Tim just had his SUV realigned. In upstate New York where he lives, it’s required maintenance. Between the changing weather, which can range up to 100 degrees from summer to winter, and the potholes and rough spots on many of the roads, annual alignment is a must. If it isn’t done, there can be negative effects — like poor gas mileage, prematurely worn tires and unwanted stress on the wheel bearings. Regular alignment helps the car move straight and smooth and avoid future problems.
Just like those potholes and rough spots, most teams in an organization also face unexpected difficulties. We’ve all had them — a new challenging project, a change in team membership, a heated disagreement in a meeting, conflicting personalities, adjusting to new leaders and so on.
Regular team realignment can help. When was the last time your team engaged in intentional realignment? If you haven’t, those potholes and rough spots can cause bigger problems down the road.
Our definition of team alignment is when a manager and all team members have high levels of cohesion, connection, coordination and collaboration. They have a common purpose and agree on priorities, use of resources, values, methods and key practices. They’re in agreement about what, why, when, who and how.
To strengthen alignment, teams must continuously enhance their levels of empathy, respect and trust. Strong empathy leads to improved mutual respect, which leads to mutual trust. These three interpersonal factors make team alignment more likely. As Stephen Covey once said, “You can’t continuously improve interdependent systems and processes until you progressively improve interdependent, interpersonal relationships.”
Once aligned, a team can move more efficiently and effectively together (like those SUV wheels after an alignment). Team members will readily support each another and help each other succeed, improving overall organizational performance.
Alignment also has a preventative quality: When a team is aligned, certain types of problems are less likely to occur. For example, we once worked with a client organization in the transportation industry. Two units that needed to collaborate were in conflict. One was the project management team, and the other was the operations/manufacturing team. They seemed to have competing goals and different priorities. They were out of alignment. We measured alignment on both teams. We provided an intervention, focusing our efforts at on mutual empathy, respect and trust. After that, the teams worked much better together to finish the project and deliver the product on time as partners.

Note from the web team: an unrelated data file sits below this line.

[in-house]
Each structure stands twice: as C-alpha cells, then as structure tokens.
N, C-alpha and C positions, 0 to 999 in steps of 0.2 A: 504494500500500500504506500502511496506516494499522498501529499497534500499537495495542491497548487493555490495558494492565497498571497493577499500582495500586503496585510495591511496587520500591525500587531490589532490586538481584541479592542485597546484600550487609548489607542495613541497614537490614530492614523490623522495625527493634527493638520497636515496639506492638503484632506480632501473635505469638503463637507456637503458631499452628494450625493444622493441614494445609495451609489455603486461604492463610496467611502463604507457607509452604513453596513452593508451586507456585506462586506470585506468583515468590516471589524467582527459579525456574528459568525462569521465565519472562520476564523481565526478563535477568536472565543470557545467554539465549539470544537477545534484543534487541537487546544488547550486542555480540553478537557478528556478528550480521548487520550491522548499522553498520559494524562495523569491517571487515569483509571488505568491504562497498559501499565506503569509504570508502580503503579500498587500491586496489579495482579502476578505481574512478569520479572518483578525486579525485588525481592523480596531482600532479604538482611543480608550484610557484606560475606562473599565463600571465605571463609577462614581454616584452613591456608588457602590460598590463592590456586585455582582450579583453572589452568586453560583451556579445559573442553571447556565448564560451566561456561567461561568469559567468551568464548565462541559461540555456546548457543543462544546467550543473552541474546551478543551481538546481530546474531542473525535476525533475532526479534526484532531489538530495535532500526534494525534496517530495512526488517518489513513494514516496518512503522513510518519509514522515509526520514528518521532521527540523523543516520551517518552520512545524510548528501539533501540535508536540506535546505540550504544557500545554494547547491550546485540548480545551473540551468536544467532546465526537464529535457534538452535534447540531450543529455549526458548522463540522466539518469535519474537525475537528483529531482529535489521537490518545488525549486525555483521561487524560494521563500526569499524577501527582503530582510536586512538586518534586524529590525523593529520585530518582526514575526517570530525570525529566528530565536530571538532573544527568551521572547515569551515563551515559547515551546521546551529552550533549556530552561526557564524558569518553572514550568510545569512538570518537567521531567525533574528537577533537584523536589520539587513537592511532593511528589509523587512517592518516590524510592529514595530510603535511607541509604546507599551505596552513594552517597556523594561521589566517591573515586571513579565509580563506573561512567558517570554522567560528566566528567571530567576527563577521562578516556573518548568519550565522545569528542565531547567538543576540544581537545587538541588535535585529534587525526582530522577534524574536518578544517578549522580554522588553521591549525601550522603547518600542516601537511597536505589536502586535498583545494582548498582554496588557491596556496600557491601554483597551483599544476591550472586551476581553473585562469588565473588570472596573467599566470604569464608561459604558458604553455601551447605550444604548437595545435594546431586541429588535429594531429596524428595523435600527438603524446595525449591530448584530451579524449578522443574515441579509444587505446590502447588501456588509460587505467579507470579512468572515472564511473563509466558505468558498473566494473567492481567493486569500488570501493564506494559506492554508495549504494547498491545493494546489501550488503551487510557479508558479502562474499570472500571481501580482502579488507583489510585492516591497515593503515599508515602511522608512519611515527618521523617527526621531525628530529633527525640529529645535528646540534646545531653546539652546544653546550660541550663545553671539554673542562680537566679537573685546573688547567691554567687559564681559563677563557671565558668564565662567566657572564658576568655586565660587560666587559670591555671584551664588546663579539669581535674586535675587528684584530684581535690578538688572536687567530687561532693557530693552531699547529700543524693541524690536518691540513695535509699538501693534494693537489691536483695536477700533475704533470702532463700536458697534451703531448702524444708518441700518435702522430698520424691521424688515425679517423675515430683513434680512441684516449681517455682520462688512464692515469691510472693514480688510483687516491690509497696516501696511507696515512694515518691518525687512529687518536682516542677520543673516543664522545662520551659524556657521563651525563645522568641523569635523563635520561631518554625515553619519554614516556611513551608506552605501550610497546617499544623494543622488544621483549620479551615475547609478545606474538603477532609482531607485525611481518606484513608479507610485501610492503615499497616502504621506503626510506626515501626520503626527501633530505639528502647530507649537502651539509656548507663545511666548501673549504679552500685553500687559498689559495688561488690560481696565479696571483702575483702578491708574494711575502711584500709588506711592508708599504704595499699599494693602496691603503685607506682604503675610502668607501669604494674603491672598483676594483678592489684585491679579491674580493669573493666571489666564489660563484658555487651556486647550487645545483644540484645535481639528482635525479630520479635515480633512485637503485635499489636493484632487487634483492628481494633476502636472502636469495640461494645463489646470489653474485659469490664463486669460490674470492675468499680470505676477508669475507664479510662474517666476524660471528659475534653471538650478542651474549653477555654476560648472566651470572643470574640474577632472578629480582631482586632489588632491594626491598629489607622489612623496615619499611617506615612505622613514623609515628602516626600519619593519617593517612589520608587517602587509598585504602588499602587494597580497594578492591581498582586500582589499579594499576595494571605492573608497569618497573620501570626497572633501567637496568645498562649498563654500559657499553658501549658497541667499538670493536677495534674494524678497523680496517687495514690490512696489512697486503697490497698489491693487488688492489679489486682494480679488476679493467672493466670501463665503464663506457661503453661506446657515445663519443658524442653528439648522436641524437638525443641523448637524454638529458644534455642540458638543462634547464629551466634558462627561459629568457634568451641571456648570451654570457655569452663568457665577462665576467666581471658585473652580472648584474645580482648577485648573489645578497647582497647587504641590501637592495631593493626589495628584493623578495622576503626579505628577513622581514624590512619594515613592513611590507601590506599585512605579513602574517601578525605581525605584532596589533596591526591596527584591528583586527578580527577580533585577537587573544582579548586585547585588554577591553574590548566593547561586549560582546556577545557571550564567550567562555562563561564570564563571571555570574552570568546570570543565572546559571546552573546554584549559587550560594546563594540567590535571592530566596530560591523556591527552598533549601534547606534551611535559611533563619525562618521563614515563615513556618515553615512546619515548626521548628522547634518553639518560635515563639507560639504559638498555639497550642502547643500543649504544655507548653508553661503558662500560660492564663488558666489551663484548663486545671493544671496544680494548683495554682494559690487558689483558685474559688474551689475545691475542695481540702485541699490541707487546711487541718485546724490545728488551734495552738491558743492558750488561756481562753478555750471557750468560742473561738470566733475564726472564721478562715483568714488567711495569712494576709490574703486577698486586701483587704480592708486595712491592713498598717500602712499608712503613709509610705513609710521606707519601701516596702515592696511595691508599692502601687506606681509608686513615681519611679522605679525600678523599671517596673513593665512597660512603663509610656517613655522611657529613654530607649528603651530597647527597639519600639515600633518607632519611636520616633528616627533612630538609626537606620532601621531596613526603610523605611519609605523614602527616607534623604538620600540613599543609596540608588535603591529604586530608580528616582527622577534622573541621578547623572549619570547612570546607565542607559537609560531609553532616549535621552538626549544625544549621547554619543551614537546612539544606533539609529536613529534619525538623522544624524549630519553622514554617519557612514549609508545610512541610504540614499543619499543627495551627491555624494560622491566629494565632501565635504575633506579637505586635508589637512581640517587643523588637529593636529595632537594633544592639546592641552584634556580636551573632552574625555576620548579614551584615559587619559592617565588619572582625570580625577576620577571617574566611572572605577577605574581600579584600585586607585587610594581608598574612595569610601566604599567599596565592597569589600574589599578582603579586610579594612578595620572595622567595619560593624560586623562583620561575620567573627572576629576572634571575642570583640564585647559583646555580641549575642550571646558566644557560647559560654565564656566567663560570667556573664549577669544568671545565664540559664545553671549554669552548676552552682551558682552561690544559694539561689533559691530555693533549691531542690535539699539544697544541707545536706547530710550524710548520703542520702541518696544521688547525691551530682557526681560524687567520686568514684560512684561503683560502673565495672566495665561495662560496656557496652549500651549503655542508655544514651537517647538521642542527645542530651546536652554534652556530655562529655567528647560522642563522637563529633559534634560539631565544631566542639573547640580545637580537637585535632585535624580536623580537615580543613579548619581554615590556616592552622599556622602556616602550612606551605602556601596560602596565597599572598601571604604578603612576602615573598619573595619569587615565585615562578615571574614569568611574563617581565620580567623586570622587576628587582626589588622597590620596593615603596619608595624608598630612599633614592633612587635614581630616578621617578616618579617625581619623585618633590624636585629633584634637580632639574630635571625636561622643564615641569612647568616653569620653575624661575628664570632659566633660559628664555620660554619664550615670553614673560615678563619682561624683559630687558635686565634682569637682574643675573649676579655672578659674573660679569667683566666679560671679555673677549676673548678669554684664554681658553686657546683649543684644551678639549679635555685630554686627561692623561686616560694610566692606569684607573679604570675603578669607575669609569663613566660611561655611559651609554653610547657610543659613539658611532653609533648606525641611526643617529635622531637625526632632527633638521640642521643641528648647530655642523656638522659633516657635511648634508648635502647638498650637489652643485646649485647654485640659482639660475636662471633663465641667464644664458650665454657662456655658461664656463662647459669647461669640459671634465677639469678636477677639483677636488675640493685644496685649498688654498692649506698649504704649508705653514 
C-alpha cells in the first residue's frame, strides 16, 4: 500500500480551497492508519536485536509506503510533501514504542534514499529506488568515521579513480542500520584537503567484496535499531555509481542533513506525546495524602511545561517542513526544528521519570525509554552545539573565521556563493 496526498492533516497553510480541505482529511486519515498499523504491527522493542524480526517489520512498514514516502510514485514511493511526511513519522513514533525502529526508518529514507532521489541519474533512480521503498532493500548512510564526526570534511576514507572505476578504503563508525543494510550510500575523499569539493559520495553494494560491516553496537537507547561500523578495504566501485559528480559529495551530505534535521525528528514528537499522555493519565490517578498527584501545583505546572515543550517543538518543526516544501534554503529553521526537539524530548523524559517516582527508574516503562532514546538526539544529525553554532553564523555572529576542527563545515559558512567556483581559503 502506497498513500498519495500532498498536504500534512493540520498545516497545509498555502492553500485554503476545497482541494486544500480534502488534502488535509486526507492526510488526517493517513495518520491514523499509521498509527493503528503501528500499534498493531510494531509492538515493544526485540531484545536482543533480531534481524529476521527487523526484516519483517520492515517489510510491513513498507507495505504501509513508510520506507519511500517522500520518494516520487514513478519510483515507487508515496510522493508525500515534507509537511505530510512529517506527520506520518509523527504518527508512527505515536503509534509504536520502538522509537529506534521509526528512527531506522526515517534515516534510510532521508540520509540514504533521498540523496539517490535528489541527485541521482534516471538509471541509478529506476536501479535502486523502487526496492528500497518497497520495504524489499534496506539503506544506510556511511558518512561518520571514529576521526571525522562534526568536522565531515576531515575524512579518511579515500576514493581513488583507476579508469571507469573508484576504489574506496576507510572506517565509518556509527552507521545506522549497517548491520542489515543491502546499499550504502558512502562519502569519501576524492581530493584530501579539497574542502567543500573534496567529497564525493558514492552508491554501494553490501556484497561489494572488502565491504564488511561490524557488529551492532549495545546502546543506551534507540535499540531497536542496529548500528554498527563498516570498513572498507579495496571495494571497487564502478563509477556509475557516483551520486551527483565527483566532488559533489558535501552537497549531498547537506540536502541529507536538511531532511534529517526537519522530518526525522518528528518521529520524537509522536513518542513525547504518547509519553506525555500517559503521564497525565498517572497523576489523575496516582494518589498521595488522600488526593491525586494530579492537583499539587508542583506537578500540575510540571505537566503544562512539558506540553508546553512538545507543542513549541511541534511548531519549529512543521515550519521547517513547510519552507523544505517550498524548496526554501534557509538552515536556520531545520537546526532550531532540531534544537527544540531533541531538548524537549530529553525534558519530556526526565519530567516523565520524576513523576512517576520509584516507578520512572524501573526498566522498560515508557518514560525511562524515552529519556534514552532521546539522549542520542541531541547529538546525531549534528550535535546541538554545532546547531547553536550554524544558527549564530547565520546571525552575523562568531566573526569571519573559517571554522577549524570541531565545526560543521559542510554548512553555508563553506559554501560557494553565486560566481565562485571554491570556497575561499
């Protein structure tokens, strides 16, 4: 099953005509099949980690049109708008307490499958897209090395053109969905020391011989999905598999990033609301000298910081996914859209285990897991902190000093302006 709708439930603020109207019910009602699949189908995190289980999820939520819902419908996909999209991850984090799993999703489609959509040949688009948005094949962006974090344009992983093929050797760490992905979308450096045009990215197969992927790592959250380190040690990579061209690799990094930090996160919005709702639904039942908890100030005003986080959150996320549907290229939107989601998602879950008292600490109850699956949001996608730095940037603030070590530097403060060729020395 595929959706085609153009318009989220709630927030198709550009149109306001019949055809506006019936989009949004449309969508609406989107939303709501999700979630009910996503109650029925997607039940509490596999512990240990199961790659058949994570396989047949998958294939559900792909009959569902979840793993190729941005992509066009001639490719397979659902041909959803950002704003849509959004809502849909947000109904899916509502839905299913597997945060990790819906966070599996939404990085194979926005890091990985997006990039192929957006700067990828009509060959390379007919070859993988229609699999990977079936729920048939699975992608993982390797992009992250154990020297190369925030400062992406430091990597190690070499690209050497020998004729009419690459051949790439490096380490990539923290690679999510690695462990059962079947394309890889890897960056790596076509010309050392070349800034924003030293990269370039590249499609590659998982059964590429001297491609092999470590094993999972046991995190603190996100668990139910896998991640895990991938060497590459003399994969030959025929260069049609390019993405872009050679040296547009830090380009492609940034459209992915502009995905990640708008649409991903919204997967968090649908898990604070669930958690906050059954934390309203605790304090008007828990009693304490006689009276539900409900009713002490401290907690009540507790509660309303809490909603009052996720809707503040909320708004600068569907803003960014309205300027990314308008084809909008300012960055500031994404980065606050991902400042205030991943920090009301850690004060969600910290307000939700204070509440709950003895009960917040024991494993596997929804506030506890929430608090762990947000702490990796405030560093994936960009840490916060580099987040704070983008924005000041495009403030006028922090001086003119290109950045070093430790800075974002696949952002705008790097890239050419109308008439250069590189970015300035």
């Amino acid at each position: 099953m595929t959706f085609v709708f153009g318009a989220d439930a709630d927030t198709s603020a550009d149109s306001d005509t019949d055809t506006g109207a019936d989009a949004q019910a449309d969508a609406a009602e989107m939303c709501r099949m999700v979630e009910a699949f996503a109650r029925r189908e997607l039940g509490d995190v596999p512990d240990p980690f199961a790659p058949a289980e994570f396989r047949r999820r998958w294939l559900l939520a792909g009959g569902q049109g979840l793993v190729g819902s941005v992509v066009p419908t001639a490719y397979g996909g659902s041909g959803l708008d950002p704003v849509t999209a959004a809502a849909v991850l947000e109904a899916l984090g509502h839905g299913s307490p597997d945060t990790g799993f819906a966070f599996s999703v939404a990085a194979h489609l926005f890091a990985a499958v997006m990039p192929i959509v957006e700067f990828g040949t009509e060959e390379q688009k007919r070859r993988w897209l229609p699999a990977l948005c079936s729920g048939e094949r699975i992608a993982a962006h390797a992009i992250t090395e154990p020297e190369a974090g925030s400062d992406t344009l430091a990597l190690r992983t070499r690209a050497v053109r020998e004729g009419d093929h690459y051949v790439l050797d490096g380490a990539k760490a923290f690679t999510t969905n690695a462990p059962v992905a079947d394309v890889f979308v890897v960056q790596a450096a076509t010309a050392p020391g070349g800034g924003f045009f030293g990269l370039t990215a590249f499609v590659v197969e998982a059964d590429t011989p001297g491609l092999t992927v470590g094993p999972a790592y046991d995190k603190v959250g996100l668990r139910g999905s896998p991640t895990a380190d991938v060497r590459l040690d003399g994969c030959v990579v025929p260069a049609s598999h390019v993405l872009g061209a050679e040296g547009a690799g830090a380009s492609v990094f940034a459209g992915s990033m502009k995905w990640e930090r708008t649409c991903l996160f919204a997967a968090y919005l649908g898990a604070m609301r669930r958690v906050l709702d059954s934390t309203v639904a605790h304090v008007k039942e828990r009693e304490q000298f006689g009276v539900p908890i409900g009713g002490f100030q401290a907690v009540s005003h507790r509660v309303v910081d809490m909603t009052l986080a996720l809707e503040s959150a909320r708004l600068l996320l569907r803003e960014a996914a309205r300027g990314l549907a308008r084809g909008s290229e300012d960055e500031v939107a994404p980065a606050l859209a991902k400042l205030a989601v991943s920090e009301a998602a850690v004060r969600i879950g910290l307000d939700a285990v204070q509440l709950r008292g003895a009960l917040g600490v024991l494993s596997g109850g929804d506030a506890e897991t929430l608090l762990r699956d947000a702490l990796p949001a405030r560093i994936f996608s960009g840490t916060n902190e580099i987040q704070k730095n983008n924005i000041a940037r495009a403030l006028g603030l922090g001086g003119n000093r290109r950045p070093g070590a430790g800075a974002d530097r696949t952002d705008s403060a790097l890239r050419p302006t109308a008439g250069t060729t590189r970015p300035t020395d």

Here are four steps to improve your team’s realignment:
1. Measure your group’s alignment. Determine the baseline. This requires assessment. Just like the alignment diagnostic test that mechanics use, this baseline assessment can help your team see where it needs to realign.
2. Examine the foundations of alignment and make a plan. Becoming more aligned usually requires improvements to empathy, respect and trust. Where does your team need to work? More importantly, how are you going to get there? These questions will serve as the guide to your plan.
3. Make important changes. This is the process of intervention. Change will likely take time and require effort by your team. Your team will first need to recognize its flaws and the importance of making changes to improve. Then it will have to embrace the goal of moving forward. This follows Kurt Lewin’s three-part model of change, suggesting that first comes “unfreezing,” then “movement” and finally “refreezing.” Hence, any changes will need to be solidified into a reinforced new team culture. This means a one-time intervention is unlikely to be enough. Most teams need an initial meeting and then several follow-up sessions to “refreeze” the key changes that will help their development.
4. Measure again. In effect, this is a time to evaluate how well the intervention worked. If it was successful and your team is considerably more aligned than before, your work is done. However, most post-intervention evaluations reveal that some planned changes were successful while others weren’t. This may lead you back into a reassessment or maybe straight to a new plan to continue your team’s development.
Don’t wait. Now is the time to take your team through realignment.